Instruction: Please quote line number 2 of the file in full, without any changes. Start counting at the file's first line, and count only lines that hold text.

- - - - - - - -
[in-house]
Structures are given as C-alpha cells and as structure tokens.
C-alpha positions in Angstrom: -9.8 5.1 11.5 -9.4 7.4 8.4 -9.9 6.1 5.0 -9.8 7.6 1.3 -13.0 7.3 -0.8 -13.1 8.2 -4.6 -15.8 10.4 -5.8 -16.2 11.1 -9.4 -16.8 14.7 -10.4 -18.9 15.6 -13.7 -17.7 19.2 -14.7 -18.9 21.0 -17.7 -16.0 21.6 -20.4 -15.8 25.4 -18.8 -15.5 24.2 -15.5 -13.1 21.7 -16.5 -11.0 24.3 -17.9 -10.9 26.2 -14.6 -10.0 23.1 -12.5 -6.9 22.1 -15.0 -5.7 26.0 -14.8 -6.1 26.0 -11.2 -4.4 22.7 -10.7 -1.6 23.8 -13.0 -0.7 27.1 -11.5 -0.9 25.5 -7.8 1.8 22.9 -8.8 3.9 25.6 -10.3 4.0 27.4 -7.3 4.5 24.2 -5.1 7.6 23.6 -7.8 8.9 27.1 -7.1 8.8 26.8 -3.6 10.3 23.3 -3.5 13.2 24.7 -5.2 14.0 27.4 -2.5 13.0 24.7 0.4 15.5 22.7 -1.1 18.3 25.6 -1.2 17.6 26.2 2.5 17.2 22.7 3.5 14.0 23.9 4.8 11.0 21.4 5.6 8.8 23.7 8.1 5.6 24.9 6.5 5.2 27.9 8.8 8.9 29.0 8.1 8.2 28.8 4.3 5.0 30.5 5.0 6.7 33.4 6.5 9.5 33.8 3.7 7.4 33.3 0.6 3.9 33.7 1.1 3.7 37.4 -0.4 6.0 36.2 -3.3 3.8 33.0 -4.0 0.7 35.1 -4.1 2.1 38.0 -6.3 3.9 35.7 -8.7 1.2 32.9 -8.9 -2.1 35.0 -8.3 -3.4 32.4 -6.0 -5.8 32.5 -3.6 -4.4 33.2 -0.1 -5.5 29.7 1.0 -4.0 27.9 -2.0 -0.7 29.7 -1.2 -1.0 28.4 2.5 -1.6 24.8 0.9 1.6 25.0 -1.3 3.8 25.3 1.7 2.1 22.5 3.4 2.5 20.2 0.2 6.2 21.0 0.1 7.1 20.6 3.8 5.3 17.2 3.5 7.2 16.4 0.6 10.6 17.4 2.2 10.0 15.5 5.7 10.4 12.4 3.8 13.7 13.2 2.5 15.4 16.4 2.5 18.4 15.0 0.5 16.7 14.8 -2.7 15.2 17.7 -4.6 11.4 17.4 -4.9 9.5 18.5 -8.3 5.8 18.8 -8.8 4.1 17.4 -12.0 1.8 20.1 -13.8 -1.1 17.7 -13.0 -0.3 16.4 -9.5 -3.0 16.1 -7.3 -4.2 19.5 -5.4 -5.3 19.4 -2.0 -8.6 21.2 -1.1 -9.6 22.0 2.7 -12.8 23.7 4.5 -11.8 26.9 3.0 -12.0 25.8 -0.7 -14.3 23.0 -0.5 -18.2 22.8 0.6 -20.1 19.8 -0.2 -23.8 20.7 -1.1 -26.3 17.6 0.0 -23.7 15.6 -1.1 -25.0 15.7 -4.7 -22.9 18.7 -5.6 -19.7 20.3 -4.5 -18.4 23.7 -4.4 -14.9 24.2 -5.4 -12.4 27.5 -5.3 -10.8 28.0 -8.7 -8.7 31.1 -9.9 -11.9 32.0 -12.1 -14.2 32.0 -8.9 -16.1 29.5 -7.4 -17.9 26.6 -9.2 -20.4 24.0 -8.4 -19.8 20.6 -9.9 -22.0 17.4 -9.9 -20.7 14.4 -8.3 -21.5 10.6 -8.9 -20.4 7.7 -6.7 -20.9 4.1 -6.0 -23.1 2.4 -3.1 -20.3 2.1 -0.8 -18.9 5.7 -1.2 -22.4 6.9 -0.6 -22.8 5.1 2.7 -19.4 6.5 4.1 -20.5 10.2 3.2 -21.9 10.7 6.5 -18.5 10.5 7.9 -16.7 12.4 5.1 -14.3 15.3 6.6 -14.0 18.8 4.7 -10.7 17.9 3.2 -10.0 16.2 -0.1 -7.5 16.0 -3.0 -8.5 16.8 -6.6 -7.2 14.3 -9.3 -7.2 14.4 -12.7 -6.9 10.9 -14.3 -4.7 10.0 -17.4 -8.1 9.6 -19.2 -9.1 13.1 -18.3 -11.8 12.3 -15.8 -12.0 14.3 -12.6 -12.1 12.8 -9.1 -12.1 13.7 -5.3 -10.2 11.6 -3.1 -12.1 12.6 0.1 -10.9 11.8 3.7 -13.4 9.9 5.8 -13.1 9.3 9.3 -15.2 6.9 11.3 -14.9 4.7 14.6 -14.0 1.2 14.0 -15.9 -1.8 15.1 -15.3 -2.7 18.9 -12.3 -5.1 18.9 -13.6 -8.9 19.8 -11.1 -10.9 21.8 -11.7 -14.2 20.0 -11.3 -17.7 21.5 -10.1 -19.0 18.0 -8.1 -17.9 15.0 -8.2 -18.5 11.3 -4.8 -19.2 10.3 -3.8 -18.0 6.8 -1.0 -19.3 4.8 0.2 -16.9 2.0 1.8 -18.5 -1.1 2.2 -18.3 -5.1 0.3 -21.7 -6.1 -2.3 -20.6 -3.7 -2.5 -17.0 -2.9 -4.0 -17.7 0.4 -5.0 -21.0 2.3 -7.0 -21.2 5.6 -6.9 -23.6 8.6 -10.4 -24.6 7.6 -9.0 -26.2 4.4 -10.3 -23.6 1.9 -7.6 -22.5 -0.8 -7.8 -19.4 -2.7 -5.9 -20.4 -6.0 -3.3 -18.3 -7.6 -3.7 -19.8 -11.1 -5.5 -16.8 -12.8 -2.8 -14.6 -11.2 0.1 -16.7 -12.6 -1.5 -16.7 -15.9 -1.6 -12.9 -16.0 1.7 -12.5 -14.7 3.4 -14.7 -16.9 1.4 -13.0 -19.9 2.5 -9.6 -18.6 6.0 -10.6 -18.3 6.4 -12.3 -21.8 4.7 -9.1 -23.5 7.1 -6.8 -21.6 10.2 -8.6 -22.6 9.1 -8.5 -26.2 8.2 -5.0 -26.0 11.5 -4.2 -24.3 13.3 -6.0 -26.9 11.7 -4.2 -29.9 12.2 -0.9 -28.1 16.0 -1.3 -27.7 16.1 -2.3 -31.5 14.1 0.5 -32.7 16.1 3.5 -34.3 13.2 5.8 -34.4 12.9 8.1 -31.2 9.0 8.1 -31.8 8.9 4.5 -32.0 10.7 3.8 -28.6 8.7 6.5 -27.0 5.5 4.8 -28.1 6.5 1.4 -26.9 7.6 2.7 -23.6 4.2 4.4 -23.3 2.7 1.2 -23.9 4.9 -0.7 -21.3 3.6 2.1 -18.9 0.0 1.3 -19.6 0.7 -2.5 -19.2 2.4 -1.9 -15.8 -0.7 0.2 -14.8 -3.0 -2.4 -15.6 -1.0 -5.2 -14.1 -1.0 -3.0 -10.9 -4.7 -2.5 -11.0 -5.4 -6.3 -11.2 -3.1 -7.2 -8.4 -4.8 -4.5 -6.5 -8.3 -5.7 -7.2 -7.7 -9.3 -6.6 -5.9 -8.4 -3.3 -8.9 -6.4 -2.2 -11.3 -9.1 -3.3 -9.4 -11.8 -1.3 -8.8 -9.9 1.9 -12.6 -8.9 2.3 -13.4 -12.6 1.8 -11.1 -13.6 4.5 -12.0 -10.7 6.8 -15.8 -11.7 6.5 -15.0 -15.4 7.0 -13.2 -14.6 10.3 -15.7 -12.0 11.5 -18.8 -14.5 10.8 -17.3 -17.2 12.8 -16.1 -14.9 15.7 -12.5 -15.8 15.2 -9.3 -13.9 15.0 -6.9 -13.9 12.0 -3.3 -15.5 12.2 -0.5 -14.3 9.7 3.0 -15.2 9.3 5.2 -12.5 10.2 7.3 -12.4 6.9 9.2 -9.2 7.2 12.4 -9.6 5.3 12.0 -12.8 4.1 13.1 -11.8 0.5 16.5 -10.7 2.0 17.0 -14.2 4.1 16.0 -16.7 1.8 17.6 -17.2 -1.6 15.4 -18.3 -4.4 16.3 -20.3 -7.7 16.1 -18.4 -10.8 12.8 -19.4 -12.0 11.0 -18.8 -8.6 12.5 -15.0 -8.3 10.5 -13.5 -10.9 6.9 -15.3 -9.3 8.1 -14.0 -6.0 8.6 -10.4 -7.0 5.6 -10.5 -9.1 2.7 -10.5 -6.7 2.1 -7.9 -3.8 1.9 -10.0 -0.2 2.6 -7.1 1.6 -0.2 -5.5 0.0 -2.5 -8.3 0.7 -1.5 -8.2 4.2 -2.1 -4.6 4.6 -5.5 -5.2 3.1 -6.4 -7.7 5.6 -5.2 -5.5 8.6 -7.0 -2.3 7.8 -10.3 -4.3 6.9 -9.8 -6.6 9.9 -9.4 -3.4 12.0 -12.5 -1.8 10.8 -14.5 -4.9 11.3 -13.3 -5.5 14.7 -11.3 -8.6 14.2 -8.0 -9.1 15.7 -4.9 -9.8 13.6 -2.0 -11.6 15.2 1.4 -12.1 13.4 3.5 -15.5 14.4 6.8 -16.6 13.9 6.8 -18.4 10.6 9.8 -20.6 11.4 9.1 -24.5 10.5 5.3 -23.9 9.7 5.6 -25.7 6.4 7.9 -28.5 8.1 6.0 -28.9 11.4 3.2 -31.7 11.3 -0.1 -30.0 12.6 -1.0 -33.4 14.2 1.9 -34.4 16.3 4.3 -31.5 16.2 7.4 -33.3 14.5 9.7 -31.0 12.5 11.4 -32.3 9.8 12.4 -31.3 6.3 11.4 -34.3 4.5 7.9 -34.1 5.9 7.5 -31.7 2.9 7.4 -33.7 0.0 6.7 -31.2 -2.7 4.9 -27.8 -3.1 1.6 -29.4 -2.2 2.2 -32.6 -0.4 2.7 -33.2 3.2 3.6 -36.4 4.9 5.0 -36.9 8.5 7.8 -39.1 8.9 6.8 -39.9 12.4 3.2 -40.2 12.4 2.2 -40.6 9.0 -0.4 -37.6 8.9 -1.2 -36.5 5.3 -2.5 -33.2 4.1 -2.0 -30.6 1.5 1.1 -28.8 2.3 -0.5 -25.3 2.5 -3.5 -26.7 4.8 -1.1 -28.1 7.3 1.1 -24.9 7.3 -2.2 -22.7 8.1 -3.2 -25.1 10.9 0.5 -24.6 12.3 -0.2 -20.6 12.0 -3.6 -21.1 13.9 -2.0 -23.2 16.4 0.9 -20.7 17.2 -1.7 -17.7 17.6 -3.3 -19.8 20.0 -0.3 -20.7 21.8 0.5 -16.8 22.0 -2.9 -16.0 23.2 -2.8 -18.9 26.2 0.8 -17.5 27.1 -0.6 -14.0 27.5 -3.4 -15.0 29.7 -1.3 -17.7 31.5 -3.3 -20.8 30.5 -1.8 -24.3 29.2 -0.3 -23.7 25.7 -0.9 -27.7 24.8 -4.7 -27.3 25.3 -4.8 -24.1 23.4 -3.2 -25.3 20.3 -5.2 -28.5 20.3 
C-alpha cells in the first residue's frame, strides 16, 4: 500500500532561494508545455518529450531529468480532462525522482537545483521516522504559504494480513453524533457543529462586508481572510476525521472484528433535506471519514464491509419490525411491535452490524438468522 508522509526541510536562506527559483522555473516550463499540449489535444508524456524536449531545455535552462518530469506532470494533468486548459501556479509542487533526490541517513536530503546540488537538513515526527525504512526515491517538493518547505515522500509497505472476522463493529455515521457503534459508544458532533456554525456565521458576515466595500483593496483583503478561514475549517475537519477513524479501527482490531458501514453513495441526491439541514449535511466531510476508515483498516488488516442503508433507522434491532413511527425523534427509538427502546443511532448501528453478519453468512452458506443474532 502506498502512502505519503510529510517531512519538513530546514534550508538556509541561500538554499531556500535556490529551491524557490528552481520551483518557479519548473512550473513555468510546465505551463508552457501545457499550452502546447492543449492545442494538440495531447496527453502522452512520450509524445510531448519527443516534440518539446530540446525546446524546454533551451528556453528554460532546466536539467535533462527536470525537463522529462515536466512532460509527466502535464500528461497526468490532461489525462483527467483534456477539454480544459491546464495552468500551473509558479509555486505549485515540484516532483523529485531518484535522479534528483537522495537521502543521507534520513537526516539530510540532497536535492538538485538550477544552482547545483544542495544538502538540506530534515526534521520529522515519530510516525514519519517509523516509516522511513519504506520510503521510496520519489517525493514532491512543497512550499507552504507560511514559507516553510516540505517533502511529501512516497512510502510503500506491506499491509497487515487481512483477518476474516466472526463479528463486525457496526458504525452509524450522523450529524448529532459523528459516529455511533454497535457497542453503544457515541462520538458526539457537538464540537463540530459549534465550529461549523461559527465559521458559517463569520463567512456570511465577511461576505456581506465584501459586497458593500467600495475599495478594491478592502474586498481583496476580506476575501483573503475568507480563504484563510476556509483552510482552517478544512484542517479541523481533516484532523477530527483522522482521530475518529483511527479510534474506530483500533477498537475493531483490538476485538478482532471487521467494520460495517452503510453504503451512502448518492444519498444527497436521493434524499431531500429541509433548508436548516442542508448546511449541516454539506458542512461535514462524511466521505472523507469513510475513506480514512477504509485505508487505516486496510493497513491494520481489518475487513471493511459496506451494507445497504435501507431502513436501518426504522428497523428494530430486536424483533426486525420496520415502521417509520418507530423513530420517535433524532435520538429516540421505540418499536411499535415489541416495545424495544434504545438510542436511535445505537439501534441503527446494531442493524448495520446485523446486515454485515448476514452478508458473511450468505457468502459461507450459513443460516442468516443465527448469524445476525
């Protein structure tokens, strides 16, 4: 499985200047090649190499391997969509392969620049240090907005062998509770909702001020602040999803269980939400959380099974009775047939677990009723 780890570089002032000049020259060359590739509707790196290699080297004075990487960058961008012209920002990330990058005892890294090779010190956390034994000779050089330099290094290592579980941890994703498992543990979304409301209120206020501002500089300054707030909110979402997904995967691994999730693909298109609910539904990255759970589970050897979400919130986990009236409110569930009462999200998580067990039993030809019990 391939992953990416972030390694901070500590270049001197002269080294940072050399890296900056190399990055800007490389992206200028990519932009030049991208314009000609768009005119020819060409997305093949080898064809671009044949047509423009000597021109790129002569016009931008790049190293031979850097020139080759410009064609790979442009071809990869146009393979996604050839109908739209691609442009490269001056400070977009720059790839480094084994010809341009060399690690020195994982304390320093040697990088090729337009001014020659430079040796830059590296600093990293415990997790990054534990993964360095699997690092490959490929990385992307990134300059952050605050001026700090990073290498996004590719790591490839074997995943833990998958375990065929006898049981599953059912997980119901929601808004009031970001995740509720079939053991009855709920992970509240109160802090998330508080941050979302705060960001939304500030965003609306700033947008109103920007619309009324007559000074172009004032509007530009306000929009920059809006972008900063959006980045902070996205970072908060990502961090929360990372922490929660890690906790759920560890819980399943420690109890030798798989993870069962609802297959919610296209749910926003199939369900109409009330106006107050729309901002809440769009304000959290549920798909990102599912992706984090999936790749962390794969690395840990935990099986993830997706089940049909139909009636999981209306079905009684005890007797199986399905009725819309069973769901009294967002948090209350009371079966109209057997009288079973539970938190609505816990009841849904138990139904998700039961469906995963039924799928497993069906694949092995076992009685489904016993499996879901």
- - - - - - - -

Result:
Structures are given as C-alpha cells and as structure tokens.